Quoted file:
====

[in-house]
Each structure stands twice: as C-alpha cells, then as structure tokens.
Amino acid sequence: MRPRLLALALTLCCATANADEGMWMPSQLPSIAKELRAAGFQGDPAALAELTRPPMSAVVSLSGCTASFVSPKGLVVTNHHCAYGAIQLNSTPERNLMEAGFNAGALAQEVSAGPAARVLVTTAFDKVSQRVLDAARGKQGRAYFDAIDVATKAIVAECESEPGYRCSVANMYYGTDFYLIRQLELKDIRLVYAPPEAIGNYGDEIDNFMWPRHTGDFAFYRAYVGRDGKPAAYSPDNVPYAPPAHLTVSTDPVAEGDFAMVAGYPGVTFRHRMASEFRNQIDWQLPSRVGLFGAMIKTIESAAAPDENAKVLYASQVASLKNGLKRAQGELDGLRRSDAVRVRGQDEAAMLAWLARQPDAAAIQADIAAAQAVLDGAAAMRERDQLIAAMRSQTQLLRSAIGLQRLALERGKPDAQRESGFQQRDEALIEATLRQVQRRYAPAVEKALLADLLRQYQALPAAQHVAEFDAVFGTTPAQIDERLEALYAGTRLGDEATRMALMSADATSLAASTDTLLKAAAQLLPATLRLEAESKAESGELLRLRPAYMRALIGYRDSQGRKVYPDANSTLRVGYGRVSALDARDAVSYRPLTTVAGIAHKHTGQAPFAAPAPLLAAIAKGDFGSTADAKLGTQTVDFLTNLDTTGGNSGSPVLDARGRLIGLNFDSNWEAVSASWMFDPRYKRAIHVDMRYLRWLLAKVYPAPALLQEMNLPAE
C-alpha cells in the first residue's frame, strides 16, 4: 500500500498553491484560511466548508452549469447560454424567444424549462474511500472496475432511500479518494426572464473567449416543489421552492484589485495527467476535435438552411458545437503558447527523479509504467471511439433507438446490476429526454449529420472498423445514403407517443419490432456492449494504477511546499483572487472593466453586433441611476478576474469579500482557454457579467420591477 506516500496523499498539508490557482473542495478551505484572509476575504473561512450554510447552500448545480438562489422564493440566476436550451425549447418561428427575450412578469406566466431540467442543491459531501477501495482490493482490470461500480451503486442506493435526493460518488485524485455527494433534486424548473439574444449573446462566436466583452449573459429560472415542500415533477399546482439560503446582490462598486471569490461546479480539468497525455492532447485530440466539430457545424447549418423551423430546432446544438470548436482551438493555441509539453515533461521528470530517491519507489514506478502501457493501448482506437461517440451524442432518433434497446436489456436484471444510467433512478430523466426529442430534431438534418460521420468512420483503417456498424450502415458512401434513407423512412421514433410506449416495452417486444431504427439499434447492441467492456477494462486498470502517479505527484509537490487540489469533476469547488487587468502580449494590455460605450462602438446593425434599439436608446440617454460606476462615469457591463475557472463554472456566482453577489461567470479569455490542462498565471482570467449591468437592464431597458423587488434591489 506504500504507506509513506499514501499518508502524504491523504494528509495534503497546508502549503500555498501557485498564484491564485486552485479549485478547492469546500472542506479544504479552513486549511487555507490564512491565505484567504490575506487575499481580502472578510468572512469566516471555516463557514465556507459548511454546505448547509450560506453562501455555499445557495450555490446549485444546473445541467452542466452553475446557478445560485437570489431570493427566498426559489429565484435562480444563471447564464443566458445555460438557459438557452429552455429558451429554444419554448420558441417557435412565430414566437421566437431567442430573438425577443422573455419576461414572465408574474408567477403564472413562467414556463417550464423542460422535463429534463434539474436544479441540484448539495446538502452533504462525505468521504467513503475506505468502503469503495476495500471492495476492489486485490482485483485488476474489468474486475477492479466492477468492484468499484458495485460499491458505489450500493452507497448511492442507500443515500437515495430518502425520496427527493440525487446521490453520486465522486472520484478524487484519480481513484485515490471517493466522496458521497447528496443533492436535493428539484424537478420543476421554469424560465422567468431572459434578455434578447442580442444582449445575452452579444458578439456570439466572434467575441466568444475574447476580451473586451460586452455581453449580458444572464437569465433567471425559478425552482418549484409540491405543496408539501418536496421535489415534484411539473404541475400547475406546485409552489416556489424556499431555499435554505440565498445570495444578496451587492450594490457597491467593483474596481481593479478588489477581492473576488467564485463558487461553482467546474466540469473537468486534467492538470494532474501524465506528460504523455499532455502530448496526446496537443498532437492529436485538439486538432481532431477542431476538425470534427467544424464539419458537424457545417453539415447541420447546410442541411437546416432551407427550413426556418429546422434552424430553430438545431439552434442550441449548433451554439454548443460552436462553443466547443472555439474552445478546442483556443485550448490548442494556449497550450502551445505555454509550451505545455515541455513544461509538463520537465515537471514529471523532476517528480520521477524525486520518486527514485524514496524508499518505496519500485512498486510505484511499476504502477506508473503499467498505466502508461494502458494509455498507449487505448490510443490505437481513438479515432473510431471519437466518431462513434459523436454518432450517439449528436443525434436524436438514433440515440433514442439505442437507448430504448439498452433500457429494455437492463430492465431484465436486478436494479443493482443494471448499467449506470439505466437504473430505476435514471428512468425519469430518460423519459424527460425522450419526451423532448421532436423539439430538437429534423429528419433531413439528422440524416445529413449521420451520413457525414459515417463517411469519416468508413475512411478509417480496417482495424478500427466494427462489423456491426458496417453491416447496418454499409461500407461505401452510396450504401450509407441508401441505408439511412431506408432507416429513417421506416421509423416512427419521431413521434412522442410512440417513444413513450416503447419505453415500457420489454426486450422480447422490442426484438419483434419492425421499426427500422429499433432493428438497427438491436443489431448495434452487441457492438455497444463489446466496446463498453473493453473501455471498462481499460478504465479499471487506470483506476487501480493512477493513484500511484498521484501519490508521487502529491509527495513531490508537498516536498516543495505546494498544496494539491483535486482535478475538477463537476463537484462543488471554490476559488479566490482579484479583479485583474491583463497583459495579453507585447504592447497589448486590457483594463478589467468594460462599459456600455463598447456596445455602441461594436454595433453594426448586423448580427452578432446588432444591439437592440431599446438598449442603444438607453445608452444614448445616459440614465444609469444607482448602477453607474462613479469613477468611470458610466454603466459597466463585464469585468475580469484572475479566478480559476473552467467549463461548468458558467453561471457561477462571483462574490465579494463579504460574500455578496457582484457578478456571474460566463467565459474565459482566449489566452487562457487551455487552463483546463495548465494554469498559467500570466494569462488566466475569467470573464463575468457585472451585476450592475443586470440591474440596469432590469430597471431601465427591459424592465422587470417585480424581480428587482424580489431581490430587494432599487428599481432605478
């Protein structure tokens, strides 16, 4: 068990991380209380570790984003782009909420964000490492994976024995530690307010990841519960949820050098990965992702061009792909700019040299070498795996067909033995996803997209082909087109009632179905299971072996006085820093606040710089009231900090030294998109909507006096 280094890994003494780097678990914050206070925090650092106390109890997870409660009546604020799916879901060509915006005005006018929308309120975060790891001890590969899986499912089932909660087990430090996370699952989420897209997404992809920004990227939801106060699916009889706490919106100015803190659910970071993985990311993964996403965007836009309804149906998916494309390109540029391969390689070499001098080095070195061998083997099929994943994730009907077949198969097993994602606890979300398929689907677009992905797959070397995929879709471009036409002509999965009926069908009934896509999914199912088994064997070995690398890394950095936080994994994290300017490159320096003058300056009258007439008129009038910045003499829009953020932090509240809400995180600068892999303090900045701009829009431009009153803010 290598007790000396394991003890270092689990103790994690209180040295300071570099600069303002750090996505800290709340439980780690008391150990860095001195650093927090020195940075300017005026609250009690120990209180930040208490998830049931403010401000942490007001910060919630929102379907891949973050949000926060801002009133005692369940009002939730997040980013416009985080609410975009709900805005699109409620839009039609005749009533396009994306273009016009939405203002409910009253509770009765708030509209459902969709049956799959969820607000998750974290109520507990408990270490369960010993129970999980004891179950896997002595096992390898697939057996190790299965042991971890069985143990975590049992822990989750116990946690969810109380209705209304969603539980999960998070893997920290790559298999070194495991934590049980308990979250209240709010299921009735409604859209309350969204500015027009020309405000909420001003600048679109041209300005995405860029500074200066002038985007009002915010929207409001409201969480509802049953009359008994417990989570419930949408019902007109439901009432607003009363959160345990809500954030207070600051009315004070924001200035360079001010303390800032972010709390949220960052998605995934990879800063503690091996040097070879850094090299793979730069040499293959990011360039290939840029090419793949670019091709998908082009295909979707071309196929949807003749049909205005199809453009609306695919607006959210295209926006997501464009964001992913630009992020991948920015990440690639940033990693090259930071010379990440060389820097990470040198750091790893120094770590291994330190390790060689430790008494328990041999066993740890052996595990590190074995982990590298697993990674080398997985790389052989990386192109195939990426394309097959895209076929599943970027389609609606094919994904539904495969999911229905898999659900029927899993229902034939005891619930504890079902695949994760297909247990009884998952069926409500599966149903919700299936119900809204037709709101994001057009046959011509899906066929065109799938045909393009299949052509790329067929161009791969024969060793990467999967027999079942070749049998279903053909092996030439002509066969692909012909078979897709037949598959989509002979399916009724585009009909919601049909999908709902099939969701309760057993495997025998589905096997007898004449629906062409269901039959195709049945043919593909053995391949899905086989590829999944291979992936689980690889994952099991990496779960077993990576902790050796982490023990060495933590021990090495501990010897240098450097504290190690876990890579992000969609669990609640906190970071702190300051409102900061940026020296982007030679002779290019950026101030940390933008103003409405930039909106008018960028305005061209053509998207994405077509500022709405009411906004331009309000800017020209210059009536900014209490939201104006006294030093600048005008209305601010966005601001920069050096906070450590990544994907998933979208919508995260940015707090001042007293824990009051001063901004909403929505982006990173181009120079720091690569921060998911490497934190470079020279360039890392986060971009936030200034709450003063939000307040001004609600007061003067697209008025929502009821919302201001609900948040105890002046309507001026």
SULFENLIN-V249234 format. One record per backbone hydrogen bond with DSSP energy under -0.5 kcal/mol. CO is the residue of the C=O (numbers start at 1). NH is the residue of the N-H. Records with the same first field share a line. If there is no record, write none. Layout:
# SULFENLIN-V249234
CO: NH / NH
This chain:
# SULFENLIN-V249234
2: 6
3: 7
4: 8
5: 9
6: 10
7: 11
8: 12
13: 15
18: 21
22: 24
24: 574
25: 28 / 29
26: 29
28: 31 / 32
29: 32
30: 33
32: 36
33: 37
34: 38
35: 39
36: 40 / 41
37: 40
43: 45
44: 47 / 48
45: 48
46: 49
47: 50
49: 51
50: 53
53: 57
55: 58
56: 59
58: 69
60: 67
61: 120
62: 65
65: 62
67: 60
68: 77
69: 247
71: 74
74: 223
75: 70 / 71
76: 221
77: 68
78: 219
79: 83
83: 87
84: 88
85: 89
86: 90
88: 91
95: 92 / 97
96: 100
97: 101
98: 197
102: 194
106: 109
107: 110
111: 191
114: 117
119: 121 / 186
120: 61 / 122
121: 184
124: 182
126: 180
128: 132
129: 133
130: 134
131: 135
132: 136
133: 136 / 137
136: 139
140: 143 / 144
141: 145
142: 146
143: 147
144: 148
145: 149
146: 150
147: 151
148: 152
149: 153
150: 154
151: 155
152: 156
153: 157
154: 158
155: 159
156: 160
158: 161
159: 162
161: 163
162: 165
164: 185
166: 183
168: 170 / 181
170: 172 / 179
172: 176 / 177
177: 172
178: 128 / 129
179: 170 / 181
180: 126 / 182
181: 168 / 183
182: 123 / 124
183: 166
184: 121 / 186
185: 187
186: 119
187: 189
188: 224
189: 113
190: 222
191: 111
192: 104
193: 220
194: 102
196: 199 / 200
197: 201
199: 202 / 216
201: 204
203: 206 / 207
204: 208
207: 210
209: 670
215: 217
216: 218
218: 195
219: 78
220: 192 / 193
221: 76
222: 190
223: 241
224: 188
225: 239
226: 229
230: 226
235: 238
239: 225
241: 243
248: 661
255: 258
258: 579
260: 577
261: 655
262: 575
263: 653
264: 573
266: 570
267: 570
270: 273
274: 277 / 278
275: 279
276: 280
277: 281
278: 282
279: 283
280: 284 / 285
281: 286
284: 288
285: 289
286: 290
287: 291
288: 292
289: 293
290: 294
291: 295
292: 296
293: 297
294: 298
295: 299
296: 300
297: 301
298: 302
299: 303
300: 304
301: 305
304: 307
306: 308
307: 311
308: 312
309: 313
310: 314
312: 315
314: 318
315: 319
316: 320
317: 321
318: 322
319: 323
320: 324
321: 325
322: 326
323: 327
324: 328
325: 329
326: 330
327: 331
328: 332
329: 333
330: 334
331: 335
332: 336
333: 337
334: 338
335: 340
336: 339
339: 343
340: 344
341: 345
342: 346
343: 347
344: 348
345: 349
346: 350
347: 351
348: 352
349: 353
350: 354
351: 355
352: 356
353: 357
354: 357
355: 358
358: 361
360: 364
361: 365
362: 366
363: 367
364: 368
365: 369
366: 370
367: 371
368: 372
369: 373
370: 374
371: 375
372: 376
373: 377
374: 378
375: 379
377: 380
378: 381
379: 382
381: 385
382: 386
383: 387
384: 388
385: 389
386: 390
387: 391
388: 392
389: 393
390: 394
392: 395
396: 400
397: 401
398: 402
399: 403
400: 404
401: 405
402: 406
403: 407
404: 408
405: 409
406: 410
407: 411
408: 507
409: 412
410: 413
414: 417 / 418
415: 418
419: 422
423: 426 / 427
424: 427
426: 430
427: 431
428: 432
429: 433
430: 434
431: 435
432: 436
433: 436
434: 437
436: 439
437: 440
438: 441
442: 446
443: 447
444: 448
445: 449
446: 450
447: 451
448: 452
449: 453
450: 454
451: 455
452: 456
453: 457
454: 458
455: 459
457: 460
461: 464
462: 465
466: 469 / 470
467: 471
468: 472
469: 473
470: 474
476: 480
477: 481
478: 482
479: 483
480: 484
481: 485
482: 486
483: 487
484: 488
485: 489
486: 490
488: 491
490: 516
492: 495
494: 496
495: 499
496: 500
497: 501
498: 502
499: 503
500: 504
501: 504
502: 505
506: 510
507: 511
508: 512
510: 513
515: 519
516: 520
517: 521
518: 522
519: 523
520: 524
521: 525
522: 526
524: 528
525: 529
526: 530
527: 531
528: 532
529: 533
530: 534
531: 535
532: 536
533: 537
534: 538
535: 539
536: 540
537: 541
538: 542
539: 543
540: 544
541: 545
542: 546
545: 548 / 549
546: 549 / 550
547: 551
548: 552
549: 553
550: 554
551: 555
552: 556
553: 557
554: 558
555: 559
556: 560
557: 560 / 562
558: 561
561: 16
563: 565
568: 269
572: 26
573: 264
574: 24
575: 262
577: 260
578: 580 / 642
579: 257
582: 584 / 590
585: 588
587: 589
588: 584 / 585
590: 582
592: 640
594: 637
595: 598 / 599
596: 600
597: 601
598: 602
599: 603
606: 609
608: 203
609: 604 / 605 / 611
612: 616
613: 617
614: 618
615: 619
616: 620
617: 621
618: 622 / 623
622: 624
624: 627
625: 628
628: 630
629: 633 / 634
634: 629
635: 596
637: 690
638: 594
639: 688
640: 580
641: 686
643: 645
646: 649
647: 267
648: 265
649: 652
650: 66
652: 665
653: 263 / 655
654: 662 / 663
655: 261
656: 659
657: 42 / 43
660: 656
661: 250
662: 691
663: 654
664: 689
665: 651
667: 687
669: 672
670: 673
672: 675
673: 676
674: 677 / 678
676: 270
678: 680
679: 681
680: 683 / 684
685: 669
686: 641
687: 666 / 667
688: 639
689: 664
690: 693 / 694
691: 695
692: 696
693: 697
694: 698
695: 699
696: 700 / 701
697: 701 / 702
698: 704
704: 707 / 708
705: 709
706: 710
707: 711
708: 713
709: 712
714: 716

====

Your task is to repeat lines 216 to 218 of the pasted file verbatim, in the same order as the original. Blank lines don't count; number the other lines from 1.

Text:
335: 340
336: 339
339: 343